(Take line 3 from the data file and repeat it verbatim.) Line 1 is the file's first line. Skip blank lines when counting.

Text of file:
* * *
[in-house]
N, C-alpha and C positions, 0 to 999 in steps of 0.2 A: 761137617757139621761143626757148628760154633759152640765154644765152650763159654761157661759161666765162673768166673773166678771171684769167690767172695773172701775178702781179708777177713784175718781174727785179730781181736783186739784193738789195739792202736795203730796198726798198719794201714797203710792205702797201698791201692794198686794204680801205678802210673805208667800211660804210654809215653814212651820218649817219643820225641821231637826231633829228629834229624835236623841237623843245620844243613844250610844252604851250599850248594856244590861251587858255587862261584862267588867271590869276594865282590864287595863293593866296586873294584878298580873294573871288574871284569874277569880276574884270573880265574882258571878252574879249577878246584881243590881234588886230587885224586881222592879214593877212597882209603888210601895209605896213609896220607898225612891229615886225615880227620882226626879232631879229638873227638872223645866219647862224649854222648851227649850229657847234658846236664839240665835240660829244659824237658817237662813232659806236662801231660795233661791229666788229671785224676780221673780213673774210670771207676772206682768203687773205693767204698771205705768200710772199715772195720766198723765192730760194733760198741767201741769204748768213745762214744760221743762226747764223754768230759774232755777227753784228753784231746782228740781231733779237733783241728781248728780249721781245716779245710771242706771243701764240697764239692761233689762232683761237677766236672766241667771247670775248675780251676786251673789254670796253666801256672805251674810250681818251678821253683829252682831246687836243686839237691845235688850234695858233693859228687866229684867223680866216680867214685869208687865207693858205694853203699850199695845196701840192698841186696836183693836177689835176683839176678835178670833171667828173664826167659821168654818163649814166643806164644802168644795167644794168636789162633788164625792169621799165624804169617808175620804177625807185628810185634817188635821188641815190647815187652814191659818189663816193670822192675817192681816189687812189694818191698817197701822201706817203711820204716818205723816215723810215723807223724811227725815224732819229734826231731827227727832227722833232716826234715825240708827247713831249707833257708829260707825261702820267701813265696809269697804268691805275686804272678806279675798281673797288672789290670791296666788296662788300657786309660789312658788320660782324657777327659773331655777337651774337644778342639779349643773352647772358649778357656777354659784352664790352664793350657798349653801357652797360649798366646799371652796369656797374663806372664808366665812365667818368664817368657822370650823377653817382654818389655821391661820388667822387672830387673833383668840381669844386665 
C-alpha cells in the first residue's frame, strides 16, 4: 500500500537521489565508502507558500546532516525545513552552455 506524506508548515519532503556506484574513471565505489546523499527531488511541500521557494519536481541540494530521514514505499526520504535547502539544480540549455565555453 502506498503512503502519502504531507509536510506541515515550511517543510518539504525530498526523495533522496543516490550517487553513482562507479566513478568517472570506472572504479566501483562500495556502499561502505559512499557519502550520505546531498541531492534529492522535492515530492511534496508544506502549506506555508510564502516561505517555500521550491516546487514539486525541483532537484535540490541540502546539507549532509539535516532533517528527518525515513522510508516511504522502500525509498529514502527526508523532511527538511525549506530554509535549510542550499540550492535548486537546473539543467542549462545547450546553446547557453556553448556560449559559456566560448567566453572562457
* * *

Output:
C-alpha cells in the first residue's frame, strides 16, 4: 500500500537521489565508502507558500546532516525545513552552455 506524506508548515519532503556506484574513471565505489546523499527531488511541500521557494519536481541540494530521514514505499526520504535547502539544480540549455565555453 502506498503512503502519502504531507509536510506541515515550511517543510518539504525530498526523495533522496543516490550517487553513482562507479566513478568517472570506472572504479566501483562500495556502499561502505559512499557519502550520505546531498541531492534529492522535492515530492511534496508544506502549506506555508510564502516561505517555500521550491516546487514539486525541483532537484535540490541540502546539507549532509539535516532533517528527518525515513522510508516511504522502500525509498529514502527526508523532511527538511525549506530554509535549510542550499540550492535548486537546473539543467542549462545547450546553446547557453556553448556560449559559456566560448567566453572562457